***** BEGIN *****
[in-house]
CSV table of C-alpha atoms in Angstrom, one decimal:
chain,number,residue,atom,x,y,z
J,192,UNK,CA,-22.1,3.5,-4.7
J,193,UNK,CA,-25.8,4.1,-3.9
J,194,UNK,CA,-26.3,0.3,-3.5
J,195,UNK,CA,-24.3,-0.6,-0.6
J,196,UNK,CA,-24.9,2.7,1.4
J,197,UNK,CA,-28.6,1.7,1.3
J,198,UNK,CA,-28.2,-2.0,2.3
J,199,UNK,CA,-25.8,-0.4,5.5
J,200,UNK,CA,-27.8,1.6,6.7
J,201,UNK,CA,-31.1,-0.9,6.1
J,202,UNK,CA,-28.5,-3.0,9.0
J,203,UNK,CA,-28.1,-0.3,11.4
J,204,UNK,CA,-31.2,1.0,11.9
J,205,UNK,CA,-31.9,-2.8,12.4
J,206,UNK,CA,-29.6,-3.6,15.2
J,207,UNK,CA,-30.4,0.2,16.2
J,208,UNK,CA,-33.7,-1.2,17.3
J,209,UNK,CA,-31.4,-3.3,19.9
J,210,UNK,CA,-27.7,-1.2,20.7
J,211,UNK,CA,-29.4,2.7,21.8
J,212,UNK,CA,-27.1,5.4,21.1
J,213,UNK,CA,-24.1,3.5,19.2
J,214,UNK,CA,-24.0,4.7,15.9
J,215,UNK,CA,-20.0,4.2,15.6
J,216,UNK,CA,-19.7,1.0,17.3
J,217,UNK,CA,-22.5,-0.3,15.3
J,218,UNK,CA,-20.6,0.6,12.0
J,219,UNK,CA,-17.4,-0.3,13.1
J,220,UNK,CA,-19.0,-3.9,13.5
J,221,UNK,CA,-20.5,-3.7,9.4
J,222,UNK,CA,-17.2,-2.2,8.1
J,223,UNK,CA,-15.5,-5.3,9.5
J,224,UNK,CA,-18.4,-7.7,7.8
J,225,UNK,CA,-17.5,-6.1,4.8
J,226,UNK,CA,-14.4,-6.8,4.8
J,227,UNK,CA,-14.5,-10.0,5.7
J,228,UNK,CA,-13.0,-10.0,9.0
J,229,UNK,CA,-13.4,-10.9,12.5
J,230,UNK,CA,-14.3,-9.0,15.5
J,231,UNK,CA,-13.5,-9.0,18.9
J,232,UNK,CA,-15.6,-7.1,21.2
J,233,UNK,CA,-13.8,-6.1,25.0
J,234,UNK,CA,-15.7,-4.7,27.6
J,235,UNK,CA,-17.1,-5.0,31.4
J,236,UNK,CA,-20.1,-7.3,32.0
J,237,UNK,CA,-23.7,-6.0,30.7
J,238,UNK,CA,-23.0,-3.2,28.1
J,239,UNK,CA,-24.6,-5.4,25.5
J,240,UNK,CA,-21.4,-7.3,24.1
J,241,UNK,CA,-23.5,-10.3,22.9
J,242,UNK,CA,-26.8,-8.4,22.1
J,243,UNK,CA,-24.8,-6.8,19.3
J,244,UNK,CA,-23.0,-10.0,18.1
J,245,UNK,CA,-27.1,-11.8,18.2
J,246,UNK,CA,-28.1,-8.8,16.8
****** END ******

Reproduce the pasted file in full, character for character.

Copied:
[in-house]
CSV table of C-alpha atoms in Angstrom, one decimal:
chain,number,residue,atom,x,y,z
J,192,UNK,CA,-22.1,3.5,-4.7
J,193,UNK,CA,-25.8,4.1,-3.9
J,194,UNK,CA,-26.3,0.3,-3.5
J,195,UNK,CA,-24.3,-0.6,-0.6
J,196,UNK,CA,-24.9,2.7,1.4
J,197,UNK,CA,-28.6,1.7,1.3
J,198,UNK,CA,-28.2,-2.0,2.3
J,199,UNK,CA,-25.8,-0.4,5.5
J,200,UNK,CA,-27.8,1.6,6.7
J,201,UNK,CA,-31.1,-0.9,6.1
J,202,UNK,CA,-28.5,-3.0,9.0
J,203,UNK,CA,-28.1,-0.3,11.4
J,204,UNK,CA,-31.2,1.0,11.9
J,205,UNK,CA,-31.9,-2.8,12.4
J,206,UNK,CA,-29.6,-3.6,15.2
J,207,UNK,CA,-30.4,0.2,16.2
J,208,UNK,CA,-33.7,-1.2,17.3
J,209,UNK,CA,-31.4,-3.3,19.9
J,210,UNK,CA,-27.7,-1.2,20.7
J,211,UNK,CA,-29.4,2.7,21.8
J,212,UNK,CA,-27.1,5.4,21.1
J,213,UNK,CA,-24.1,3.5,19.2
J,214,UNK,CA,-24.0,4.7,15.9
J,215,UNK,CA,-20.0,4.2,15.6
J,216,UNK,CA,-19.7,1.0,17.3
J,217,UNK,CA,-22.5,-0.3,15.3
J,218,UNK,CA,-20.6,0.6,12.0
J,219,UNK,CA,-17.4,-0.3,13.1
J,220,UNK,CA,-19.0,-3.9,13.5
J,221,UNK,CA,-20.5,-3.7,9.4
J,222,UNK,CA,-17.2,-2.2,8.1
J,223,UNK,CA,-15.5,-5.3,9.5
J,224,UNK,CA,-18.4,-7.7,7.8
J,225,UNK,CA,-17.5,-6.1,4.8
J,226,UNK,CA,-14.4,-6.8,4.8
J,227,UNK,CA,-14.5,-10.0,5.7
J,228,UNK,CA,-13.0,-10.0,9.0
J,229,UNK,CA,-13.4,-10.9,12.5
J,230,UNK,CA,-14.3,-9.0,15.5
J,231,UNK,CA,-13.5,-9.0,18.9
J,232,UNK,CA,-15.6,-7.1,21.2
J,233,UNK,CA,-13.8,-6.1,25.0
J,234,UNK,CA,-15.7,-4.7,27.6
J,235,UNK,CA,-17.1,-5.0,31.4
J,236,UNK,CA,-20.1,-7.3,32.0
J,237,UNK,CA,-23.7,-6.0,30.7
J,238,UNK,CA,-23.0,-3.2,28.1
J,239,UNK,CA,-24.6,-5.4,25.5
J,240,UNK,CA,-21.4,-7.3,24.1
J,241,UNK,CA,-23.5,-10.3,22.9
J,242,UNK,CA,-26.8,-8.4,22.1
J,243,UNK,CA,-24.8,-6.8,19.3
J,244,UNK,CA,-23.0,-10.0,18.1
J,245,UNK,CA,-27.1,-11.8,18.2
J,246,UNK,CA,-28.1,-8.8,16.8